The Vanity Lane project is a new pedestrian priority lane in central Dandenong that improves connections between Lonsdale Street and Thomas Street; two of Dandenong’s most active streets.
It will establish a vital east/west pedestrian link within the central street network. The new lane will be a safe, comfortable and welcoming 24/7. It will support walking and connect people to much loved destinations and easy central parking option. Current links are only accessible via private businesses and arcades with restricted operating hours. The site has important historical connections to notable local families and individuals, Anzac commemoration and a celebrated botanical collection of state significance.
A Site of Historic Significance
The address, 275 Lonsdale Street in Dandenong, has a unique local history of retail uses dating back to the late 1800’s and is associated with notable families and individuals, Anzac commemoration and a celebrated botanical collection of state significance.
Joson Couve arrived in Australia from Mauritius in 1883 and opened his first pharmacy in Lonsdale Street in 1884. Later in 1911, he moved his chemist business to 275 Lonsdale Street and ran it for 8 years. During this period his two sons enlisted and went to Gallipoli where they were amongst the first Dandenong boys to be killed in action.
The site continued as a pharmacy until the mid 1980’s changing hands seven times, from one family pharmacist to the next. Charles McKeon was the longest serving pharmacist at this site from 1952 – 1976. McKeon's son, Simon, became a lawyer, investment banker, CSIRO Chairman and Monash University Chancellor. He was the 2011 Australian of the Year and was appointed an Officer of the Order of Australia for his charitable and community endeavours.
Local histories, photos and stories associated with the Couve and McKeon families have been researched and form part of the historic narrative for 275 Lonsdale Street.
In July 2020 Council engaged leading experts Hassell Design Studio to develop design concepts for Vanity Lane. The lane is expected to be welcoming, safe and high functioning for a variety of uses with an emphasis on pedestrians moving easily between Lonsdale and Thomas Streets. The design will give attention to:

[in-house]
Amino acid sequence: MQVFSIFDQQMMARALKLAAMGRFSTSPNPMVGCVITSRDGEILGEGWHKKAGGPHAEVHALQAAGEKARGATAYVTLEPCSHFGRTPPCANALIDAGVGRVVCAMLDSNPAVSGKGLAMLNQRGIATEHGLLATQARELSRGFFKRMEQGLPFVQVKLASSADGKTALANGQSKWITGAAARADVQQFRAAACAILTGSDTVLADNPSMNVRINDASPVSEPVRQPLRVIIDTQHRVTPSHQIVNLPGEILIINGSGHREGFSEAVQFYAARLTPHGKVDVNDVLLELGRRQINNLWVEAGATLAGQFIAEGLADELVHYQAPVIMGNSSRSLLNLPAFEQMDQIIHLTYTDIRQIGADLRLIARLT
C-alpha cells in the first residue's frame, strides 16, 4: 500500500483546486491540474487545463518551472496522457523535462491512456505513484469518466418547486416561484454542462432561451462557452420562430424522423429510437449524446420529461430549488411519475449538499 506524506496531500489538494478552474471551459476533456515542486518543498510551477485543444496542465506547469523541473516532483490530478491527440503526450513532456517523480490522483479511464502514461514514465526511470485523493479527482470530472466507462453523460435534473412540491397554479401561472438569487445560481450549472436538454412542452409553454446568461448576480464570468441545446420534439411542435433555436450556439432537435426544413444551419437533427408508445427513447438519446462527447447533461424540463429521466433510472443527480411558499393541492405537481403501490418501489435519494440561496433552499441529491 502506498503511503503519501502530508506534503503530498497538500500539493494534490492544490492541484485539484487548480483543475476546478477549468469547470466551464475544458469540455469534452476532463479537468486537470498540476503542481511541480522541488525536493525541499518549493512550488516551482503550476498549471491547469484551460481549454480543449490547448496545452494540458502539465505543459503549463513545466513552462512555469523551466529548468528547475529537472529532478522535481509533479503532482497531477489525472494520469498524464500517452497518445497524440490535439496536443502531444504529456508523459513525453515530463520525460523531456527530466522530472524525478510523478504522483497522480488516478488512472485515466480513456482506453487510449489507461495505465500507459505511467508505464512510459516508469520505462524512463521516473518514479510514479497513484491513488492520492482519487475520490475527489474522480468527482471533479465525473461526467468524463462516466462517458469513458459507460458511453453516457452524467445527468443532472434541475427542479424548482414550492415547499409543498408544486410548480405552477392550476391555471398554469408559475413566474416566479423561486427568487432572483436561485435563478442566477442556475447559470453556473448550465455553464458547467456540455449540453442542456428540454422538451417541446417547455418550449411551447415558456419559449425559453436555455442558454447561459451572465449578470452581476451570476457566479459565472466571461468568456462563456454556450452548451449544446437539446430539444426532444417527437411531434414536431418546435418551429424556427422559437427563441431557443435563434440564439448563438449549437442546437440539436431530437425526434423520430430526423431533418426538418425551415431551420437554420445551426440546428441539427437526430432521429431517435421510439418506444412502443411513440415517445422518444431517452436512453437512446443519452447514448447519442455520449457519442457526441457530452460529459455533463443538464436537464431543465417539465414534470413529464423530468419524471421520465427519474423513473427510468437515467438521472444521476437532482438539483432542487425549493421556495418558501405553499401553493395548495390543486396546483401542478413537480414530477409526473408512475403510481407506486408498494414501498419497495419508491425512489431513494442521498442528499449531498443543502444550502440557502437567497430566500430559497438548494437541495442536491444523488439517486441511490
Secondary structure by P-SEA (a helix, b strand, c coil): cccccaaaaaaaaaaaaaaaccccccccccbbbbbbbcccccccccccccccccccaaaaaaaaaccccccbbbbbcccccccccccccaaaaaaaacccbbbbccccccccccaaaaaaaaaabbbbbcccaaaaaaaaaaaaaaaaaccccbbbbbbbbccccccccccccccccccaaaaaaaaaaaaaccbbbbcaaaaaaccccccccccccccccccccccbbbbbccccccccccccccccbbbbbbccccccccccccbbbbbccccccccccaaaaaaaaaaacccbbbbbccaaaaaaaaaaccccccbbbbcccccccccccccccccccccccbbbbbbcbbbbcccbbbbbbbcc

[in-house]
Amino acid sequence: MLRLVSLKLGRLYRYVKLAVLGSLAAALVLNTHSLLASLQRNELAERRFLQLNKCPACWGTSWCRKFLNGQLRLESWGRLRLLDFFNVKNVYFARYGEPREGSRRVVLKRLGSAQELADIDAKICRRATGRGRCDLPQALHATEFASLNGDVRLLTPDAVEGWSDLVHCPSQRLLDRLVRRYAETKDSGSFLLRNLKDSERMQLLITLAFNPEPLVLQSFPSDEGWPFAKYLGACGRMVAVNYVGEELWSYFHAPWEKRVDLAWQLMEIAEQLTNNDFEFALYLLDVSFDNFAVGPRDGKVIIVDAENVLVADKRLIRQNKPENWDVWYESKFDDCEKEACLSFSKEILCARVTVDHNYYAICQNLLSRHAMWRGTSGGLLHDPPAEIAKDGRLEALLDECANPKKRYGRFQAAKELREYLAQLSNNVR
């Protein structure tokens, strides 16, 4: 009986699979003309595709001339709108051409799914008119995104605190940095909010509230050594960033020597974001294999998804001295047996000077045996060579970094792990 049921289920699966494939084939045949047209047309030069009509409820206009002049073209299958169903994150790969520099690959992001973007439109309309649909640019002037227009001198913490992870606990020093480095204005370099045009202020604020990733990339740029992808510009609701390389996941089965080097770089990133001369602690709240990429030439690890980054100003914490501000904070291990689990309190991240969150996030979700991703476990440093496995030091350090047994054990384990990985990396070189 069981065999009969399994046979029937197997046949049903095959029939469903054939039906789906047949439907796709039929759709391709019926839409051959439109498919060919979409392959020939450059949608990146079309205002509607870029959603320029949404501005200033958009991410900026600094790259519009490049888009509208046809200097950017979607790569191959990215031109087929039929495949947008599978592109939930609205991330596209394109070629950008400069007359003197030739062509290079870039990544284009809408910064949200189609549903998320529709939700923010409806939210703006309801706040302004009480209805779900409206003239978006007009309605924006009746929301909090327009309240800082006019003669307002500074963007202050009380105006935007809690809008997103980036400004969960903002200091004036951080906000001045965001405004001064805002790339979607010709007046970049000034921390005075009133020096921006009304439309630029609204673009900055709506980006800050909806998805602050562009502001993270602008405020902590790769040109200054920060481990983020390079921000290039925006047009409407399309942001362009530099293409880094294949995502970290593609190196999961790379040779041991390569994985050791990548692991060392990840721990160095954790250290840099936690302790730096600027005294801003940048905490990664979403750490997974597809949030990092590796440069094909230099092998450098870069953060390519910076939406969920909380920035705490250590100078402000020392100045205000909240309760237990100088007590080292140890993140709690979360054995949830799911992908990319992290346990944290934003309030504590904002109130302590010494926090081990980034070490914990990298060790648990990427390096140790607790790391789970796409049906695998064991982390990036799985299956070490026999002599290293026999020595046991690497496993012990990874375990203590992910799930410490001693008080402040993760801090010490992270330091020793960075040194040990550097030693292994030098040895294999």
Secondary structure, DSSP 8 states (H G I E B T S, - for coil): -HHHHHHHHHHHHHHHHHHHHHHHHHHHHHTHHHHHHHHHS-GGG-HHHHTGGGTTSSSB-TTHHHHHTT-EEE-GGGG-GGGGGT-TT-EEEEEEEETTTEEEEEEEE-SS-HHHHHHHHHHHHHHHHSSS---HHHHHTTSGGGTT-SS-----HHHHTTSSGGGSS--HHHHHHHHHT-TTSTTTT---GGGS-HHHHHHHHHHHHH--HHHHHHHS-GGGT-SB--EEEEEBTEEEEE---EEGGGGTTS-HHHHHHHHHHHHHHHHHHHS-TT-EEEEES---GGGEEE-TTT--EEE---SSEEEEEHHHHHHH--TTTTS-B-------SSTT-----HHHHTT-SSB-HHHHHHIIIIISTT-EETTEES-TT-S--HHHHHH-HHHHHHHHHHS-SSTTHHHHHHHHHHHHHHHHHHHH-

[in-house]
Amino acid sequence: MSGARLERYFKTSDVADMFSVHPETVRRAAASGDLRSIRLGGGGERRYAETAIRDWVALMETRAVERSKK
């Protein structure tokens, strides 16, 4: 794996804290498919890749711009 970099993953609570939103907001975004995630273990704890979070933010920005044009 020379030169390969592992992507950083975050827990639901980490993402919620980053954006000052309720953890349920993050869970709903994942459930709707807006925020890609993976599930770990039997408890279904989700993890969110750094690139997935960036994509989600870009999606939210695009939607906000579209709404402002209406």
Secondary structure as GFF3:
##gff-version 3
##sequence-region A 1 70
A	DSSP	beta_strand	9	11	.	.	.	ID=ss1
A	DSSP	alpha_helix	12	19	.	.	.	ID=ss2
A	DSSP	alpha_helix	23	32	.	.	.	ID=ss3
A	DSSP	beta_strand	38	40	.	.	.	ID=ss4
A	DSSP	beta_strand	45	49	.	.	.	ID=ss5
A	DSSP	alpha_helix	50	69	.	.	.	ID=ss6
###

- Lighting for safety and to create a unique experience
- Design features including public art
- Pavement and wall treatments
- Greenery and landscaping
- People counters, CCTV and WIFI technologies
Using the community feedback, Hassell Design Studio developed a series of guiding design principles for the project. They are:
An accessible space
Designed to gradings conforming with Australian standard; Establish incremental level changes with resting opportunities in between; Preferably 1: 20 grades to minimise required infrastructure; Provide generous landings that invite resting and lingering
A safe and welcoming space
Encourage use of lane through clear and inviting entry gestures; Provide intuitive wayfinding and clues to indicate destinations at either end of the lane; Provide sufficient lighting to feel safe at night [P6 levels to match Lonsdale Street or higher]; Provide active and passive surveillance in the lane
A space to linger and enjoy
Design not just a thoroughfare but also a destination; Provide access to sun and shade; Provide amenities such as green and softness
A space that tells a story
Use public art and design to narrate the history of the place; Create a unique experience in traversing the lane; Convey the pharmaceutical narrative through interpretation, use of planting and information.
Vanity Lane is a safe and welcoming new public space connecting two loved destinations in the fabric of Dandenong’s Activity Centre. In walking the lane, one can connect to the place and its past, the stories held within and without its physical and metaphysical dimensions.
Key Design Features
These principles and exciting vision for the lane are reflected in the concept design. A summary of key features of Vanity Lane include.
- Within the footprint of 275 Lonsdale Street, the design includes a meandering path winding through the lane at a universally accessible gradient of 1:20 – perfect for wheelchair and prams without requirement of handrails or tactile treatments.
- The space is organic, inviting and green with vegetation featuring prominently at the Lonsdale Street section of the lane. Here the lane widens to 6 metres allowing for a 3 metre wide path and plantings to either side.
- Flat platforms provide public seating and space to linger and enjoy murals in perforated metal panels that celebrate the pharmacy history of the site.
- Functional lighting illuminates the space at night maintaining an even brightness on the path to ensure it feels safe. Atmospheric lighting is used to decoratively highlight the mural panels for a different evening experience.
- Overhead structures at key intervals provide dappled light and weather protection. They are a strong gesture to draw people into the space.
- The place narrative links nature and science more deeply with the pharmaceutical history of the site. Broad concepts of the pre-European landscape, botany, healing and pharmacy feature throughout the site in artworks, planting and interpretive signage.
- The space incorporates a 3.5 meters wide shared lane at the Thomas Street section to facilitate business and other uses.
- WIFI, CCTV and smart street technologies including people counters will assist in monitoring and management.
Council is looking for information from the community on the history of the area.
If you have memories or material that relate to these local pharmacists Council we would appreciate hearing from you.
- VS Lalor (1920’s)
- JT Sanders (1920’ and 30’s)
- AF Abfalter (1930’s)
- AG Finlayson (1940’s)
- Brian Davies (1980’s)
If you have any information, please contact Vanity Lane Project Manager.
Council is also accepting community feedback on the concept design of Vanity Lane.